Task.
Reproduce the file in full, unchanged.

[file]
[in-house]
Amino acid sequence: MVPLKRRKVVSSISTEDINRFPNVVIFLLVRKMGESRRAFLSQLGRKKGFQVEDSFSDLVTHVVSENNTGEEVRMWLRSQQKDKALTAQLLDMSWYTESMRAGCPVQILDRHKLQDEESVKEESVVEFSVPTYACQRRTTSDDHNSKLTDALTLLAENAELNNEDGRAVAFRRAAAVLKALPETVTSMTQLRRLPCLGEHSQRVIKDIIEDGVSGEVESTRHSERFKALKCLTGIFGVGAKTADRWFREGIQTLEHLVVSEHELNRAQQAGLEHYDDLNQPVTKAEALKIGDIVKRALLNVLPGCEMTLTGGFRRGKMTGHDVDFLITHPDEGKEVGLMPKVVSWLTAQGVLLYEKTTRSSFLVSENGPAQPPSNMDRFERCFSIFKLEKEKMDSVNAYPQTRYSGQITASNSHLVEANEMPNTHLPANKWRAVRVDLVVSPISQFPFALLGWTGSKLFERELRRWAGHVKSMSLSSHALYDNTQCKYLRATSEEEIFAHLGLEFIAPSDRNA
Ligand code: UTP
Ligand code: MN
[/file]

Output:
[in-house]
Amino acid sequence: MVPLKRRKVVSSISTEDINRFPNVVIFLLVRKMGESRRAFLSQLGRKKGFQVEDSFSDLVTHVVSENNTGEEVRMWLRSQQKDKALTAQLLDMSWYTESMRAGCPVQILDRHKLQDEESVKEESVVEFSVPTYACQRRTTSDDHNSKLTDALTLLAENAELNNEDGRAVAFRRAAAVLKALPETVTSMTQLRRLPCLGEHSQRVIKDIIEDGVSGEVESTRHSERFKALKCLTGIFGVGAKTADRWFREGIQTLEHLVVSEHELNRAQQAGLEHYDDLNQPVTKAEALKIGDIVKRALLNVLPGCEMTLTGGFRRGKMTGHDVDFLITHPDEGKEVGLMPKVVSWLTAQGVLLYEKTTRSSFLVSENGPAQPPSNMDRFERCFSIFKLEKEKMDSVNAYPQTRYSGQITASNSHLVEANEMPNTHLPANKWRAVRVDLVVSPISQFPFALLGWTGSKLFERELRRWAGHVKSMSLSSHALYDNTQCKYLRATSEEEIFAHLGLEFIAPSDRNA
Ligand code: UTP
Ligand code: MN